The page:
By the time you read this you will probably telling us what a marvellous atmosphere there was at the Vicarage on Sunday (v. Leicester) and either feeling elation or heartbreak. It does however seem increasingly likely that many of you will be feeling anger and frustration. A large percentage of Watford fans hail from or are based outside the area and travel some distance to see the Hornets play and many have either work commitments, travel problems (i.e. too far to come midweek after work, etc.), or study commitments (and health problems to boot to make those commitments worse) as I have in my final year of this degree. That hasnít stopped me going to 18 home games and 13 away games this season but it means I, like many others, donít have a season ticket although we are only a stoneís throw away from benefitting from it.
31 games in a season is a lot more than most people in the ground on Saturday will have been to. Nonetheless, expecting people to be able to pick up a copy of the Evening Standard in Northampton, Milton Keynes, etc. to find out that it is all-ticket is ridiculous. I picked one up in East London at 4.00 unaware that I had a Ďcity pricesí version rather than the Ďlate prices extraí version supposedly with the details in. Not everyone has teletext either and there was nothing in the national papers on Tuesday morning. Some of us were lucky in that their mates rang and told them the night before the last day tickets were available before being sold out with the advantage of owning a credit card. Others wonít have been so lucky. No warnings were given over the tannoy v Grimsby or v Norwich and there was nothing in the Watford Observer.
If the police made the decision to say it must be all ticket on Monday, then one asks oneself who is to blame. We can say that the local police were short-sighted in not predicting this would be necessary but they have more pressing commitments than football. One can say that the club should have given two days for the word to get around and started selling on Wednesday. A fair point in many respects. Having realised the problem they could have stopped selling tickets 200 short of capacity and made an announcement that those who have attended the last 5 home and away games and can show proof of that may enter the ground on the day. Maybe the number of loyal fans who wonít have a ticket may be small. Maybe they will waive the all-ticket ruling on the day. However if there arenít a fair number of angry supporters who knew nothing of it until the day of the game, I shall be very surprised.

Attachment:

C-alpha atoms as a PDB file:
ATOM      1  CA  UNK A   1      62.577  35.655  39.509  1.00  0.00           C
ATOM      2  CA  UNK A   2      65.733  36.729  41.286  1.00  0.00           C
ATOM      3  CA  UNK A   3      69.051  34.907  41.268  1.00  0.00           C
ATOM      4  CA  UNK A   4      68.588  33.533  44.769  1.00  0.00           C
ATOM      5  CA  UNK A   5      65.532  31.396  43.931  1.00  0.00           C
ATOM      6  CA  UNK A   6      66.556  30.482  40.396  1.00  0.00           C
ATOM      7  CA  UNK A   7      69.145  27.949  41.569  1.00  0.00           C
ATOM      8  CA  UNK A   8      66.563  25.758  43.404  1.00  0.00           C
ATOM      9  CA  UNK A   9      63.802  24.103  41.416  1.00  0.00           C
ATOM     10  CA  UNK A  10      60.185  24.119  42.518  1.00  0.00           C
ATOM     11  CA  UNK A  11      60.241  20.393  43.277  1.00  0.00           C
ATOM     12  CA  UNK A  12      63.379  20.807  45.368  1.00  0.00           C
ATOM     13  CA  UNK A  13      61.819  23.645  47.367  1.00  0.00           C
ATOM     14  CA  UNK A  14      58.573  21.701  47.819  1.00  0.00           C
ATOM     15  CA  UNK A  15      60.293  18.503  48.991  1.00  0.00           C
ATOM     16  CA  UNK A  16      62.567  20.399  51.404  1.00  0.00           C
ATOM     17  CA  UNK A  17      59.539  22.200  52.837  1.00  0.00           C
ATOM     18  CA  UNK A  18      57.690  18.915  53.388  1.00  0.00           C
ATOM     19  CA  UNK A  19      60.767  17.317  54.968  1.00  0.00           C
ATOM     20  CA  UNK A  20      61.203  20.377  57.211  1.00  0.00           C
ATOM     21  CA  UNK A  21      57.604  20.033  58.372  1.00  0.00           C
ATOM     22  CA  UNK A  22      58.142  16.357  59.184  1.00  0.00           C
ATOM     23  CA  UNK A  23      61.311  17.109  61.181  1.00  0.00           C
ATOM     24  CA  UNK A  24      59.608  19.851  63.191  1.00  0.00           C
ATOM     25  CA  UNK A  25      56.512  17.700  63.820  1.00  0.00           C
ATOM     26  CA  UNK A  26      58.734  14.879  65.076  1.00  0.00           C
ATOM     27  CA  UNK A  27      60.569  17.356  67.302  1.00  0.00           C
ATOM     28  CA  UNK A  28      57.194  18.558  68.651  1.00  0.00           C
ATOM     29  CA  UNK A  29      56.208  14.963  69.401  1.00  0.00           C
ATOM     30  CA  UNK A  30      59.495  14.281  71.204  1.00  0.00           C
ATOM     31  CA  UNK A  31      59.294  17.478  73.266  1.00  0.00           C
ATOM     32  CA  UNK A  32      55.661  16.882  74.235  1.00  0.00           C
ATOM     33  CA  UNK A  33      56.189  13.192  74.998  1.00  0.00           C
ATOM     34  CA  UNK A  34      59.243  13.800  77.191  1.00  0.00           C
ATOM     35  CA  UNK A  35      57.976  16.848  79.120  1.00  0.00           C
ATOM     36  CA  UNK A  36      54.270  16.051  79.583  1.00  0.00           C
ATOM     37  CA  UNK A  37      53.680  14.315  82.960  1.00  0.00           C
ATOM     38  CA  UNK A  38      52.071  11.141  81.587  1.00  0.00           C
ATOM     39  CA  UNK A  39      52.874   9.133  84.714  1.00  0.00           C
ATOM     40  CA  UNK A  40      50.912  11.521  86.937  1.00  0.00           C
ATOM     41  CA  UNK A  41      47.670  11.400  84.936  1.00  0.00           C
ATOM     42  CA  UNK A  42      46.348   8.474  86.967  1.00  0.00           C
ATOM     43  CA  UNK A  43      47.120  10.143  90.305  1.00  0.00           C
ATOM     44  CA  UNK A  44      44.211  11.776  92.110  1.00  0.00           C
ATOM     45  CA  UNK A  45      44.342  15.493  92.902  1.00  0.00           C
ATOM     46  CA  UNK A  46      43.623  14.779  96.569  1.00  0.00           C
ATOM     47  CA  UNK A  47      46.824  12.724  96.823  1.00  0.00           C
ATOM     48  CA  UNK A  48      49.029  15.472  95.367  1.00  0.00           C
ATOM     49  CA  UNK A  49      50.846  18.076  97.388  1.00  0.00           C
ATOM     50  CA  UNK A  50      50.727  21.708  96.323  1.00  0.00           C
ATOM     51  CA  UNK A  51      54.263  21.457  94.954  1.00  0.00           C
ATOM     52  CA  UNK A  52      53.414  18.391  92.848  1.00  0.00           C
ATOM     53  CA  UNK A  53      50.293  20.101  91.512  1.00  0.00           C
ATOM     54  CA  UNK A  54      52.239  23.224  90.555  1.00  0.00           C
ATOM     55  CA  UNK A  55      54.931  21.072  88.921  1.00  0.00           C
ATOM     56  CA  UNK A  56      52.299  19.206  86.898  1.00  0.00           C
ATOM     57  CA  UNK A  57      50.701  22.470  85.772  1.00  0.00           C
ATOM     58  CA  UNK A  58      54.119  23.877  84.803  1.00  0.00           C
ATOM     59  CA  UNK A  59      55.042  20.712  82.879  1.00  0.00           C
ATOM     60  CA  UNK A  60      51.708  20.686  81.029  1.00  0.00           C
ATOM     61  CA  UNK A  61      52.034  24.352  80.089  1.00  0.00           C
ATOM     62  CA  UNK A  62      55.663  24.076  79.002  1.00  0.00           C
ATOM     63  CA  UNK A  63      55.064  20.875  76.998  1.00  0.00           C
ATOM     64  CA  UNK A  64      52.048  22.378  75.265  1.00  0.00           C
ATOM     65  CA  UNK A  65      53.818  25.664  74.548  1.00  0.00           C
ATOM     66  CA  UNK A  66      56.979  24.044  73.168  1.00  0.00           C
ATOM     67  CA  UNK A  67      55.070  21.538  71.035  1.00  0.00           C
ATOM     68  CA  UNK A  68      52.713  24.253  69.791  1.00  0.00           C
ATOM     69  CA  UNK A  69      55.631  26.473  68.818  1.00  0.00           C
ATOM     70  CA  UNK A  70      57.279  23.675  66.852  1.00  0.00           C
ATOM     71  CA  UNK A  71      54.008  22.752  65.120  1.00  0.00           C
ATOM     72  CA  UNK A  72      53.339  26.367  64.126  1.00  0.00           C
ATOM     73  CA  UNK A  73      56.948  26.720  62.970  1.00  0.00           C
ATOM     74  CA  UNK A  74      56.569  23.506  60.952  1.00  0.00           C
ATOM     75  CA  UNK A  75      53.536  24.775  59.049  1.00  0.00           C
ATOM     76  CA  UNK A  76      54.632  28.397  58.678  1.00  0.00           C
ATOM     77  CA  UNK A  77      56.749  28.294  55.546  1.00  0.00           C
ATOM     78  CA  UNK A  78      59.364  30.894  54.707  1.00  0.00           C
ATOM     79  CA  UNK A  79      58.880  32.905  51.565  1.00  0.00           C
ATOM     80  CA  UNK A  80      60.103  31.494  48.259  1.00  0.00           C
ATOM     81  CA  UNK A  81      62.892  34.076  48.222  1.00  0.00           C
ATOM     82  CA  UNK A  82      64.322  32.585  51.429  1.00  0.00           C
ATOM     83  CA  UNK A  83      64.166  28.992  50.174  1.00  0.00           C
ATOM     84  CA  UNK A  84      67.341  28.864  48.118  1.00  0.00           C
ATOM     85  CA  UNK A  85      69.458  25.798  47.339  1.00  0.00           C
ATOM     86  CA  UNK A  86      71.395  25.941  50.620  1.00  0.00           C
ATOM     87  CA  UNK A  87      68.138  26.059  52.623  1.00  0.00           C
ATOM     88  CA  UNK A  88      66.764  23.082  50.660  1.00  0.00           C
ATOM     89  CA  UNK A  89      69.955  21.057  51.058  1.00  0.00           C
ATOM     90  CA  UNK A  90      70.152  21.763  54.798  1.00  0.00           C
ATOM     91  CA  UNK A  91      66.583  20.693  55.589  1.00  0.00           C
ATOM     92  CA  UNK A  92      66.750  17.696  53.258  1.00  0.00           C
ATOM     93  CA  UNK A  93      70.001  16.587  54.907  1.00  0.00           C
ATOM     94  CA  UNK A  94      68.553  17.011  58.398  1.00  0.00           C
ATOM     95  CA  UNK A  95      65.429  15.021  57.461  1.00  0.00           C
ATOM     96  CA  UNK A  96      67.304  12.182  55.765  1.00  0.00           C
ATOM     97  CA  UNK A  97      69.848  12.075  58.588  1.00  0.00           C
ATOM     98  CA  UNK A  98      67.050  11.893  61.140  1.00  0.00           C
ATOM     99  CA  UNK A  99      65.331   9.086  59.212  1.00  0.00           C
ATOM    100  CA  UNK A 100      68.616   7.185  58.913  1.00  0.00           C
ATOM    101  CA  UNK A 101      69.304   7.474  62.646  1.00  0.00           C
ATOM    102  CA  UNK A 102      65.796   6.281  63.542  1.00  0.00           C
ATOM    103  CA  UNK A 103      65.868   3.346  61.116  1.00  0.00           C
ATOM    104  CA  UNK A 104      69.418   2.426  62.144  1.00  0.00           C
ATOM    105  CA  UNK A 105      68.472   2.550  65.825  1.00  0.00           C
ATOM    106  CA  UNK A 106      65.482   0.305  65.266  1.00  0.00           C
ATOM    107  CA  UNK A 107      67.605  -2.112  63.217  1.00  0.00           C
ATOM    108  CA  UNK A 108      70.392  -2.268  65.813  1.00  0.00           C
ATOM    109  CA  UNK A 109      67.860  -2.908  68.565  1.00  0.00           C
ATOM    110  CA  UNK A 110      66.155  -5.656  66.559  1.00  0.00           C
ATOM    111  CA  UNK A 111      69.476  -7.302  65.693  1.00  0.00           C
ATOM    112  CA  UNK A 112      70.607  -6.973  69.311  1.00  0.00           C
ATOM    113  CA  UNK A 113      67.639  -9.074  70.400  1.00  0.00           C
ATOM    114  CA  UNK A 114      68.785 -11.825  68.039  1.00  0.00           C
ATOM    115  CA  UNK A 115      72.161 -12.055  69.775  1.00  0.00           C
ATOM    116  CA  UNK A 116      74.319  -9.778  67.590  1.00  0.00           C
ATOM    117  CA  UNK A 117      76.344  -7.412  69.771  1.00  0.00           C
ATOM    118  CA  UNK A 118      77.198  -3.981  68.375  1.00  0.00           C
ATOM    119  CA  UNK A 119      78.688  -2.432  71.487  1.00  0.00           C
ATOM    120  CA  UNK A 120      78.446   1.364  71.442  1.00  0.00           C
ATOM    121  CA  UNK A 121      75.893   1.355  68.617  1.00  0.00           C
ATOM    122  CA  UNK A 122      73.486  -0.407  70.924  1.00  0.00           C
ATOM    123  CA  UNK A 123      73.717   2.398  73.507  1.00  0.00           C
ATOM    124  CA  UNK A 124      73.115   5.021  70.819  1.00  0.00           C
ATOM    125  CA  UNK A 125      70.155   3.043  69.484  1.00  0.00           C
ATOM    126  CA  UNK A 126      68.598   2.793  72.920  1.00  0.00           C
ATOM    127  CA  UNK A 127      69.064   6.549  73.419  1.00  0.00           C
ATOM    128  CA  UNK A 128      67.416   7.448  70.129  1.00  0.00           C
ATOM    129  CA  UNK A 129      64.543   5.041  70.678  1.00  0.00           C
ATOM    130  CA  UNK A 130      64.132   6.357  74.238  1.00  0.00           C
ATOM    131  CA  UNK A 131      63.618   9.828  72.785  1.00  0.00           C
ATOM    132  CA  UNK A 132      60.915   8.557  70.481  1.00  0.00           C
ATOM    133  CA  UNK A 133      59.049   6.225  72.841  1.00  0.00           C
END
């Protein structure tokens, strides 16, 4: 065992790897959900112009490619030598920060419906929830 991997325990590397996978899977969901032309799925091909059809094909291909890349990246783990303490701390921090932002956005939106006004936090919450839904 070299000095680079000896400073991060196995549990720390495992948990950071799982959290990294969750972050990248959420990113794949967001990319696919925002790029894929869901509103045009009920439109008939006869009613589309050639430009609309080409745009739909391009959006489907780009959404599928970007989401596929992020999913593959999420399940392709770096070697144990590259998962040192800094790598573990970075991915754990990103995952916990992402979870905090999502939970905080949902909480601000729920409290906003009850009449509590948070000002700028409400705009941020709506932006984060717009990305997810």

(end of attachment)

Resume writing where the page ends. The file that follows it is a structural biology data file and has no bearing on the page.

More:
Even if everything runs smoothly this is a problem that must have cropped up at club after club, season after season where sides who are involved in promotion/relegation/championships at the end of season dictate last minute all-ticket status for games. So are the police to blame or are the club to blame. Well, I think you have got to look further than that.
The Endsleigh League committee and their predecessors should have recognised this as a problem and made the decision to make the last home game for every club an all-ticket game until stated otherwise. Loyal fans can then be prepared long in advance. The Endsleigh League therefore are the biggest culprits here and must be prepared to accept their errors and pay the price.
The first thing that should happen in a circumstance such as this is that first class letters be sent to all supporters on the mailing list with the Endsleigh League footing the bill. So wake up to yourselves Endsleigh League committee! Accept you are in the wrong and donít let this problem happen ever in the future regardless of what happens at Watford on Saturday. We will have a large numbers of people in the ground on Saturday who havenít watched a Watford match in 10 years. If any are left outside who have been there throughout our attempted escape act then it is you who are to blame!